My Recent Deal Flops: The Wholesaling Story You Don’t Normally Hear


One thing you learn as a wholesaler is never count your money until you actually close the deal. This applies to all areas of real estate, not just wholesaling.

I would love to share some recent disappointments in my real estate journey. Disappointments are a part of the journey (or any entrepreneurial venture). I tell people all the time not to buy the sensational internet version of success. They only talk about all the good aspects, which is a disservice to the majority of people. It creates an unrealistic expectation for any entrepreneurial venture.

Many of us have seen the eager wholesaler who talks about how he will take over his real estate market, only to be missing in action 3 months later. In most cases these people are missing in action because the internet sensation forgot to mention the work and the disappointment that you will inevitably run into.

Related: The Uneducated Wholesaler’s Deal Gone Wrong: A Cautionary Tale

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My Story of Disappointment

Now, back to my story. I recently had a deal that I’d been working on for months. An out of state owner got screwed by a slick property manager. The owner had not received payments in 24 months. The property manager told the owner that the property was vacant, move-in ready and waiting on a tenant. After months of hearing all types of excuses from the property manager, I told the owner that I would go out and change the locks if he gave me permission. And if I didn’t buy the house, I would send him back the key.

He agreed to that because he realized his property manager was full of it and could not be trusted. I called a buyer/friend to view the property with me because he really likes the area. He also said he had a extra lock to change the locks with. As we approached the property, we noticed that it was not as nice or vacant as he thought. The property had someone living in it. And the person living in it had no electricity or water. We decided not to go in because the house had vicious dogs inside and out. I took pictures of the outside of the house, which was in terrible shape. I sent them to the owner. I also spoke with a neighbor, who confirmed someone was living there for years. And they had no electricity in the house.

I spoke to the owner about a sight unseen price. The owner wanted $50k, the price for which he’d purchased the property — and he’d put in another $10k in renovations. I said, “We can do $40k.” He decided to pass on that for right now. At this point he was really upset with his property manager. I Googled the guy’s name and came to find out the property manager’s realtor license was already suspended in NC. The owner put in a complaint to the realtor board.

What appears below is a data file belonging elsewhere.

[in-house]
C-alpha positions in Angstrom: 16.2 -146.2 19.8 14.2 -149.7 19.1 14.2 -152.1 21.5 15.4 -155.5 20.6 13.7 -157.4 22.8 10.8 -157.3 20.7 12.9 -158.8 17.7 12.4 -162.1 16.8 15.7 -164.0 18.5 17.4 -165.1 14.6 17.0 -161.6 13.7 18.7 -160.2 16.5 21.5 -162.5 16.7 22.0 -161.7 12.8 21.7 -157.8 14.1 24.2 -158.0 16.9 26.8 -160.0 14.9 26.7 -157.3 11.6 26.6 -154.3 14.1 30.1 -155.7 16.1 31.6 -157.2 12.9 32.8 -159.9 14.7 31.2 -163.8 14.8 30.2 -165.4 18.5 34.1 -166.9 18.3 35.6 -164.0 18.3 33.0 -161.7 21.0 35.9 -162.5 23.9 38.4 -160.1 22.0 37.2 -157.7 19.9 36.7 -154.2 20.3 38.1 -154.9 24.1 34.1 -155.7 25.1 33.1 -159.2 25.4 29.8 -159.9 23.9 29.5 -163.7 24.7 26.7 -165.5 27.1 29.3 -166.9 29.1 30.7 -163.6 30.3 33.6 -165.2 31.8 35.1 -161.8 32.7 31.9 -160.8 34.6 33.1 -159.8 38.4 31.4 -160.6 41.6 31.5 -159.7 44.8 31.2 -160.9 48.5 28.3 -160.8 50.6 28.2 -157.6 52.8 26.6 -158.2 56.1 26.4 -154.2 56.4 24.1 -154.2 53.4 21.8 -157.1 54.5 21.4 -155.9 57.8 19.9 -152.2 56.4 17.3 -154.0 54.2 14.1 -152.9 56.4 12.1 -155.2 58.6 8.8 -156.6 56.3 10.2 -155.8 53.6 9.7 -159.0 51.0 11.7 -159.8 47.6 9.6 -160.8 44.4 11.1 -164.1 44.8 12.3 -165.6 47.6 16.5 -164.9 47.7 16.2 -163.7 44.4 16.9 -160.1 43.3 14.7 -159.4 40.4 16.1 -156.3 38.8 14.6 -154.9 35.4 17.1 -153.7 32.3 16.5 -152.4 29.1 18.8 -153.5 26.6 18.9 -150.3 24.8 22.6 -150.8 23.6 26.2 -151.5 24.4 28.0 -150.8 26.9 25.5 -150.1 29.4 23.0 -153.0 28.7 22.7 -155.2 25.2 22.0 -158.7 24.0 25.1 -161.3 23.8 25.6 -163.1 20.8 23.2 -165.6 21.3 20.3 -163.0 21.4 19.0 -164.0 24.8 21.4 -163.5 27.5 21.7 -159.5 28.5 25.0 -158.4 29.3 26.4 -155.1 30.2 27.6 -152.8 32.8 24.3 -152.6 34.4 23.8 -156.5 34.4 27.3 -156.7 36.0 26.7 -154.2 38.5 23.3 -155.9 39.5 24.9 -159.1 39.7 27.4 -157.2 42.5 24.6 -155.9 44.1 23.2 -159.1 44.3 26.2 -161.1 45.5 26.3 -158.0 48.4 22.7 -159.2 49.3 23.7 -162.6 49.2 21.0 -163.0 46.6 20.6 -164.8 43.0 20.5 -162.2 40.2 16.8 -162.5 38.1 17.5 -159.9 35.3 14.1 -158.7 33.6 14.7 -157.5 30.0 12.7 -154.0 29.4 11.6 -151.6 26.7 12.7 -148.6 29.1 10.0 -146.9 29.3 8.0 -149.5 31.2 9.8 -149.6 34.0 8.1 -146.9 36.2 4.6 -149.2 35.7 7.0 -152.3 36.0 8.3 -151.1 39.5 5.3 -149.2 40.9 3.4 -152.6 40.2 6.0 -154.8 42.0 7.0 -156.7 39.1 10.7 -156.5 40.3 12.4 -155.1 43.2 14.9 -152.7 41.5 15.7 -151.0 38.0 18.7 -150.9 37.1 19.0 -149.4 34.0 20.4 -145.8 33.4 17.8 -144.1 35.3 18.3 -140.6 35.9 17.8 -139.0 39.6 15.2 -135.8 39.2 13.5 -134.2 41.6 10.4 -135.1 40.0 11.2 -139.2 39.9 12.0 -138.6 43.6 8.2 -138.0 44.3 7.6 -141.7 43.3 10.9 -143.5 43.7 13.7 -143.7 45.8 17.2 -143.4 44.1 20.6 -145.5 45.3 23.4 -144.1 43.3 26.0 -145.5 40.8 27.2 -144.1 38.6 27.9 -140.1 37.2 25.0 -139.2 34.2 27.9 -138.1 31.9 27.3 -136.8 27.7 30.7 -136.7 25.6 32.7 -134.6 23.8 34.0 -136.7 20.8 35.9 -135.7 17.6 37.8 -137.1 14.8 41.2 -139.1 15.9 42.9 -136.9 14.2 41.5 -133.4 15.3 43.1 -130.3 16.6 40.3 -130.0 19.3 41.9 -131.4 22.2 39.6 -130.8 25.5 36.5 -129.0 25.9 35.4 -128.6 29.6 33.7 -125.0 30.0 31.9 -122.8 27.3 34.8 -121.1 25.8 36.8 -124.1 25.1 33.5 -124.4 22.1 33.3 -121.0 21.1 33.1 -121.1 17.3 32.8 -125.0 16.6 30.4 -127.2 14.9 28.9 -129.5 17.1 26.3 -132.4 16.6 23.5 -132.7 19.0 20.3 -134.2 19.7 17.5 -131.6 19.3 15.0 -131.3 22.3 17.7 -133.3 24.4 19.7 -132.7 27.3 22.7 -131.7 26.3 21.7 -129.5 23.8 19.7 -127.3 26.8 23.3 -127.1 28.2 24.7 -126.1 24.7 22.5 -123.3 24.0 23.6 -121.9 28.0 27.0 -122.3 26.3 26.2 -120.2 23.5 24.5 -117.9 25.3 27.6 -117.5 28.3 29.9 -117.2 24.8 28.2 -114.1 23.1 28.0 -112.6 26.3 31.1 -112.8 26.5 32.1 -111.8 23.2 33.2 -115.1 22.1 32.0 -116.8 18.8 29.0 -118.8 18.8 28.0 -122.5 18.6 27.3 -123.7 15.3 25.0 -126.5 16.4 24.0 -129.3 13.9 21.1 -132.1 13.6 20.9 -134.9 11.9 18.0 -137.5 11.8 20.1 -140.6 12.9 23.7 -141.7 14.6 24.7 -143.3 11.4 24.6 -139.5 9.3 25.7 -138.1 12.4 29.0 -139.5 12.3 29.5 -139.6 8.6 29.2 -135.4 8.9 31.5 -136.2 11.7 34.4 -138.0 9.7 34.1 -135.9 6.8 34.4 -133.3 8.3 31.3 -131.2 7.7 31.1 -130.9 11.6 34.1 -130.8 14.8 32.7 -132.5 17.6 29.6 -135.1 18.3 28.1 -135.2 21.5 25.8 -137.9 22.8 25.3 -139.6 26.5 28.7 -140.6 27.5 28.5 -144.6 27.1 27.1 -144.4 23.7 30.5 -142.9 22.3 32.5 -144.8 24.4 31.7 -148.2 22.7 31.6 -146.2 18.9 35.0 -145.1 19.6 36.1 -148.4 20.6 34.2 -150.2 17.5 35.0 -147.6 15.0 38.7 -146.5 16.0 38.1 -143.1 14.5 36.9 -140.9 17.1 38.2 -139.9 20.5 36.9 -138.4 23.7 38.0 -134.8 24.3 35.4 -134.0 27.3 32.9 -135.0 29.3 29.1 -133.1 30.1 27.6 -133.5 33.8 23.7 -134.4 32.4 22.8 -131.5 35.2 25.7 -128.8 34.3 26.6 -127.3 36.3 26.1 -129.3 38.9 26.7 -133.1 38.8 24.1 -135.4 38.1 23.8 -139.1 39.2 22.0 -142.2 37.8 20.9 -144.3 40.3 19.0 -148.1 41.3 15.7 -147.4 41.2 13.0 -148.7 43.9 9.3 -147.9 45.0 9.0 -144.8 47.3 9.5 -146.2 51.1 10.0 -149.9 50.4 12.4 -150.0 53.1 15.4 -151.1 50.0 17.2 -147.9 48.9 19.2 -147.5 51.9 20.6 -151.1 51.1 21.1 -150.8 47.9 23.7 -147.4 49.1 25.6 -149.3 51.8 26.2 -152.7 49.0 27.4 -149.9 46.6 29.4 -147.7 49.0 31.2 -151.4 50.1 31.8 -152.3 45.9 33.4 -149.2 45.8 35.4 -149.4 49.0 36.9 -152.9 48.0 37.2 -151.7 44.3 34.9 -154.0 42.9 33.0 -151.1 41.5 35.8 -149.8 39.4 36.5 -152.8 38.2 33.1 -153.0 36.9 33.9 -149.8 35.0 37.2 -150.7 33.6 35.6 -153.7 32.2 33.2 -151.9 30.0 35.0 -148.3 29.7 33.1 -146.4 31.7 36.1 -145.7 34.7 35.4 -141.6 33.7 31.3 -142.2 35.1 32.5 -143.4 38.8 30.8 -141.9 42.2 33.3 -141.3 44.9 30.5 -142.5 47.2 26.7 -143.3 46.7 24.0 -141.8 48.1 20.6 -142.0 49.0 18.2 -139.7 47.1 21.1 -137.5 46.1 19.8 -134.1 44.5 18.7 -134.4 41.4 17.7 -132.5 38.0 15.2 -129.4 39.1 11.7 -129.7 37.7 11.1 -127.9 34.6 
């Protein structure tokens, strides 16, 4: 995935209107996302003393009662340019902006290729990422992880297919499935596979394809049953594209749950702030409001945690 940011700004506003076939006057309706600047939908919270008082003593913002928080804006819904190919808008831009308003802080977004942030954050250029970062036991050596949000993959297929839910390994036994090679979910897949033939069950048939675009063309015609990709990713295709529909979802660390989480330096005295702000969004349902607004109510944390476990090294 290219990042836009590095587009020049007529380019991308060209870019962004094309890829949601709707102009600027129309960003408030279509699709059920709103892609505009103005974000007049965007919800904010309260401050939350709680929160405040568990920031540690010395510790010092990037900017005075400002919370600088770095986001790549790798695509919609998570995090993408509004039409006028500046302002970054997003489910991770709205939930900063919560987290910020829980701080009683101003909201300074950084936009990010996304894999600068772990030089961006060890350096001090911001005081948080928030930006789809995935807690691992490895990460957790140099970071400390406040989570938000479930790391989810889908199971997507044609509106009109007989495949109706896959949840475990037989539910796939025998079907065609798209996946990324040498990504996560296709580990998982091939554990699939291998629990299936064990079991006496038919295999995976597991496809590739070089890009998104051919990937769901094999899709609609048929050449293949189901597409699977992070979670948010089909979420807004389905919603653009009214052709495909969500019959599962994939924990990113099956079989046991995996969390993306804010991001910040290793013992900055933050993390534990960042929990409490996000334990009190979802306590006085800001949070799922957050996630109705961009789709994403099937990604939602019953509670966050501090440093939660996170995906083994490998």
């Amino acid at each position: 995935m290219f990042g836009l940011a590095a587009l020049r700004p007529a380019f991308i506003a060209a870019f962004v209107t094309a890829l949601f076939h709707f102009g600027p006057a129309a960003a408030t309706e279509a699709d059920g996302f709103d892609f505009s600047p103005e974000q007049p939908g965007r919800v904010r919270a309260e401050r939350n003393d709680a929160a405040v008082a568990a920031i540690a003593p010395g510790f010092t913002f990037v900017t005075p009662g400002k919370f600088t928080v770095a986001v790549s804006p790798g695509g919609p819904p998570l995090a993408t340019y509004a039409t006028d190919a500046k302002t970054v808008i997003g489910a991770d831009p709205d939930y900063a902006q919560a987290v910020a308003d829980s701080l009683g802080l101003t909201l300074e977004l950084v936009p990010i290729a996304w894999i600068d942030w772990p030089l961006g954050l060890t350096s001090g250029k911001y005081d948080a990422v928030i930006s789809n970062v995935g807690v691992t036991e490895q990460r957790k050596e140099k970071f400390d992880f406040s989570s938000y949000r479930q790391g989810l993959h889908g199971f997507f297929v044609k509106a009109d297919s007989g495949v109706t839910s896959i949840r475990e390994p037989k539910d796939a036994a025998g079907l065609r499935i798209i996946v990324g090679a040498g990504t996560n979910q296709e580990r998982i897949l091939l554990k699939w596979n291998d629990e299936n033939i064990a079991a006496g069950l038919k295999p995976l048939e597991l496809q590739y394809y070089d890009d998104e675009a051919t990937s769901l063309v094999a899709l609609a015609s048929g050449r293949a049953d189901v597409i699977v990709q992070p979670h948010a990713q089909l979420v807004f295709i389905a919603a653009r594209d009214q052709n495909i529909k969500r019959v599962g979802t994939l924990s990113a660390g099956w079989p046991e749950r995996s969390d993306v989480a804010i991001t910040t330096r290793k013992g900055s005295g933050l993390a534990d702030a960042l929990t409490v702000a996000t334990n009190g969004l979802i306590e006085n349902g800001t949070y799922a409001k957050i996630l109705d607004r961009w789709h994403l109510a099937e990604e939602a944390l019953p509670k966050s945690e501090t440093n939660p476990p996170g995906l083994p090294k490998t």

I went back to the property to leave a note for tenants to call me, which they did a few days later. Apparently tenants had been staying there for free for around 16 months. And the owner hadn’t been paid in 24 months. Yup, you guessed… the property manager was keeping the rent all to himself. Also, the property manager did not want to fix anything, so as a solution, he just started avoiding everyone.

You might want to interview your property manager before hiring them. The tenant told me to come to the property and let me walk it. The house smelled like death. But they were willing to cooperate with me if I bought the house and allowed them to stay there. After walking the house, I called the owner and told him, “I don’t want the house. Good luck.” He practically begged me to buy it.

I said I would buy it for $30k, knowing my buyer would pay $35k easily. Anyway, we got the deal all the way to the closing table, only for the seller to decide he could not go through with it. I was heartbroken, as I was going to have a $20k month. The seller’s fiancé would not let him sell the house. He was out-of-state, so it was a closing that was going to be done via next day mail. Are there things that could have been done? Yes, such as recording the contract, etc.

Related: 9 Reasons You Couldn’t Find A Buyer For Your Wholesale Deal

A Further Disappointment

Then on the same day, another seller who had contacted me two days prior agreeing to sell me their house that I went to look at and took a buyer who was a close friend to see canceled on me as well. I was set to make an easy $3k on it. This particular seller found me on Twitter and verbally promised to sell me her house because I seemed like a go-getter from my YouTube videos. I sent over the contract immediately. And she called me the same day the other seller let me down to tell me she decided to go with another offer, even though the day before she just told me I had the highest offer.